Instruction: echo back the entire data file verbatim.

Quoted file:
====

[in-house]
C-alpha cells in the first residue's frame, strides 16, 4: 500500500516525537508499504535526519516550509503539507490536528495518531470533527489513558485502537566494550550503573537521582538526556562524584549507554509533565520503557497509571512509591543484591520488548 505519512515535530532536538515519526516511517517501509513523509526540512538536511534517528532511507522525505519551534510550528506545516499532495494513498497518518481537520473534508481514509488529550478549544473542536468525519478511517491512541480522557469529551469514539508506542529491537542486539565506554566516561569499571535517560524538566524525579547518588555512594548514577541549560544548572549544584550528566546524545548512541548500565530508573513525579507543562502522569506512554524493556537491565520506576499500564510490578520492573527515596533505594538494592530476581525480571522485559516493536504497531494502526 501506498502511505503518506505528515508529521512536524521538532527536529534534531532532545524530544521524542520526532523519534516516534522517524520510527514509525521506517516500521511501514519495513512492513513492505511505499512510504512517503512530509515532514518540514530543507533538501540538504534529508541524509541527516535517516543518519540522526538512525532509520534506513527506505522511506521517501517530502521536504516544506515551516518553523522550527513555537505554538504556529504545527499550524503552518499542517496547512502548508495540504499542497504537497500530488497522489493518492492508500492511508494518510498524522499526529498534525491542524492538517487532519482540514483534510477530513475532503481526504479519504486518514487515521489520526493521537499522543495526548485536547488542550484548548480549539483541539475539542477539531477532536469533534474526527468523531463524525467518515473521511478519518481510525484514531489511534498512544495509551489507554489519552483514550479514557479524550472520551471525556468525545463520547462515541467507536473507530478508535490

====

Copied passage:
[in-house]
C-alpha cells in the first residue's frame, strides 16, 4: 500500500516525537508499504535526519516550509503539507490536528495518531470533527489513558485502537566494550550503573537521582538526556562524584549507554509533565520503557497509571512509591543484591520488548 505519512515535530532536538515519526516511517517501509513523509526540512538536511534517528532511507522525505519551534510550528506545516499532495494513498497518518481537520473534508481514509488529550478549544473542536468525519478511517491512541480522557469529551469514539508506542529491537542486539565506554566516561569499571535517560524538566524525579547518588555512594548514577541549560544548572549544584550528566546524545548512541548500565530508573513525579507543562502522569506512554524493556537491565520506576499500564510490578520492573527515596533505594538494592530476581525480571522485559516493536504497531494502526 501506498502511505503518506505528515508529521512536524521538532527536529534534531532532545524530544521524542520526532523519534516516534522517524520510527514509525521506517516500521511501514519495513512492513513492505511505499512510504512517503512530509515532514518540514530543507533538501540538504534529508541524509541527516535517516543518519540522526538512525532509520534506513527506505522511506521517501517530502521536504516544506515551516518553523522550527513555537505554538504556529504545527499550524503552518499542517496547512502548508495540504499542497504537497500530488497522489493518492492508500492511508494518510498524522499526529498534525491542524492538517487532519482540514483534510477530513475532503481526504479519504486518514487515521489520526493521537499522543495526548485536547488542550484548548480549539483541539475539542477539531477532536469533534474526527468523531463524525467518515473521511478519518481510525484514531489511534498512544495509551489507554489519552483514550479514557479524550472520551471525556468525545463520547462515541467507536473507530478508535490